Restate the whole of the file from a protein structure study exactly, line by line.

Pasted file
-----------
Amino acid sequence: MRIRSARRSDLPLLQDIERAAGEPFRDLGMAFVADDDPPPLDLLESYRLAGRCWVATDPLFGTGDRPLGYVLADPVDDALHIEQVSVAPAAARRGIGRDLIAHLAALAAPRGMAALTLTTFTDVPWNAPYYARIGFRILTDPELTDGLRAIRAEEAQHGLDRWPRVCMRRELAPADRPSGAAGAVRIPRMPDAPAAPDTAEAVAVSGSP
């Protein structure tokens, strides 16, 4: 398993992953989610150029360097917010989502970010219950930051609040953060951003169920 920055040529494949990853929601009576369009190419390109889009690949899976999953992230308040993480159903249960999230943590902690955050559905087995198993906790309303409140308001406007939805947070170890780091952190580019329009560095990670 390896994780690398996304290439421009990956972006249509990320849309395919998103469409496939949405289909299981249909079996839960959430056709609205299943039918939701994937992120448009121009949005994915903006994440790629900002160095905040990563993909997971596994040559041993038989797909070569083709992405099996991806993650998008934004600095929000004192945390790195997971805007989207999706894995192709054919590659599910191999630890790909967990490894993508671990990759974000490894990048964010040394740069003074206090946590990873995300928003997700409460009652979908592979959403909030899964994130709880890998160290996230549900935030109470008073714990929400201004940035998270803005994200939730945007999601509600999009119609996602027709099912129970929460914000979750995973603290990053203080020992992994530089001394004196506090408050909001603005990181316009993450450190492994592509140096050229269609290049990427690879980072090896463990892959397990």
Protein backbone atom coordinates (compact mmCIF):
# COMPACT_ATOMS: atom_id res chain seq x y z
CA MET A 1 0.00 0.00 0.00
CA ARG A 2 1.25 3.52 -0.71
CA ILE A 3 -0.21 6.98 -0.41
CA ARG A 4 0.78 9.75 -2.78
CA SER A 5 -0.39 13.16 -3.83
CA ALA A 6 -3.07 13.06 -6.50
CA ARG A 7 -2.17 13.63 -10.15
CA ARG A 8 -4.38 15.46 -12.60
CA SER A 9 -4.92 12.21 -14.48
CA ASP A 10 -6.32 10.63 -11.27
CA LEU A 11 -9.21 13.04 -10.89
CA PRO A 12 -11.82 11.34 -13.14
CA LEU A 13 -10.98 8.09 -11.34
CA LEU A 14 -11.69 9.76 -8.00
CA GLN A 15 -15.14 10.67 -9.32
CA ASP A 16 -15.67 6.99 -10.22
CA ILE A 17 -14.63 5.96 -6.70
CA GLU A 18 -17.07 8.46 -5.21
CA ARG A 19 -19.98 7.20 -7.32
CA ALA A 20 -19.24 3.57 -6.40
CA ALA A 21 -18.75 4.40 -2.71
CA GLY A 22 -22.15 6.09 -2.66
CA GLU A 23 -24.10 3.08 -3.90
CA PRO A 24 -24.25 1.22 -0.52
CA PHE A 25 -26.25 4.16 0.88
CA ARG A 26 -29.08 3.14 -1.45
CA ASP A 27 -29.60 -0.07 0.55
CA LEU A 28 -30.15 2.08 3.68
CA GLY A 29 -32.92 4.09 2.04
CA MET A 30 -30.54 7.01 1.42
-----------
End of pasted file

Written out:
Amino acid sequence: MRIRSARRSDLPLLQDIERAAGEPFRDLGMAFVADDDPPPLDLLESYRLAGRCWVATDPLFGTGDRPLGYVLADPVDDALHIEQVSVAPAAARRGIGRDLIAHLAALAAPRGMAALTLTTFTDVPWNAPYYARIGFRILTDPELTDGLRAIRAEEAQHGLDRWPRVCMRRELAPADRPSGAAGAVRIPRMPDAPAAPDTAEAVAVSGSP
């Protein structure tokens, strides 16, 4: 398993992953989610150029360097917010989502970010219950930051609040953060951003169920 920055040529494949990853929601009576369009190419390109889009690949899976999953992230308040993480159903249960999230943590902690955050559905087995198993906790309303409140308001406007939805947070170890780091952190580019329009560095990670 390896994780690398996304290439421009990956972006249509990320849309395919998103469409496939949405289909299981249909079996839960959430056709609205299943039918939701994937992120448009121009949005994915903006994440790629900002160095905040990563993909997971596994040559041993038989797909070569083709992405099996991806993650998008934004600095929000004192945390790195997971805007989207999706894995192709054919590659599910191999630890790909967990490894993508671990990759974000490894990048964010040394740069003074206090946590990873995300928003997700409460009652979908592979959403909030899964994130709880890998160290996230549900935030109470008073714990929400201004940035998270803005994200939730945007999601509600999009119609996602027709099912129970929460914000979750995973603290990053203080020992992994530089001394004196506090408050909001603005990181316009993450450190492994592509140096050229269609290049990427690879980072090896463990892959397990």
Protein backbone atom coordinates (compact mmCIF):
# COMPACT_ATOMS: atom_id res chain seq x y z
CA MET A 1 0.00 0.00 0.00
CA ARG A 2 1.25 3.52 -0.71
CA ILE A 3 -0.21 6.98 -0.41
CA ARG A 4 0.78 9.75 -2.78
CA SER A 5 -0.39 13.16 -3.83
CA ALA A 6 -3.07 13.06 -6.50
CA ARG A 7 -2.17 13.63 -10.15
CA ARG A 8 -4.38 15.46 -12.60
CA SER A 9 -4.92 12.21 -14.48
CA ASP A 10 -6.32 10.63 -11.27
CA LEU A 11 -9.21 13.04 -10.89
CA PRO A 12 -11.82 11.34 -13.14
CA LEU A 13 -10.98 8.09 -11.34
CA LEU A 14 -11.69 9.76 -8.00
CA GLN A 15 -15.14 10.67 -9.32
CA ASP A 16 -15.67 6.99 -10.22
CA ILE A 17 -14.63 5.96 -6.70
CA GLU A 18 -17.07 8.46 -5.21
CA ARG A 19 -19.98 7.20 -7.32
CA ALA A 20 -19.24 3.57 -6.40
CA ALA A 21 -18.75 4.40 -2.71
CA GLY A 22 -22.15 6.09 -2.66
CA GLU A 23 -24.10 3.08 -3.90
CA PRO A 24 -24.25 1.22 -0.52
CA PHE A 25 -26.25 4.16 0.88
CA ARG A 26 -29.08 3.14 -1.45
CA ASP A 27 -29.60 -0.07 0.55
CA LEU A 28 -30.15 2.08 3.68
CA GLY A 29 -32.92 4.09 2.04
CA MET A 30 -30.54 7.01 1.42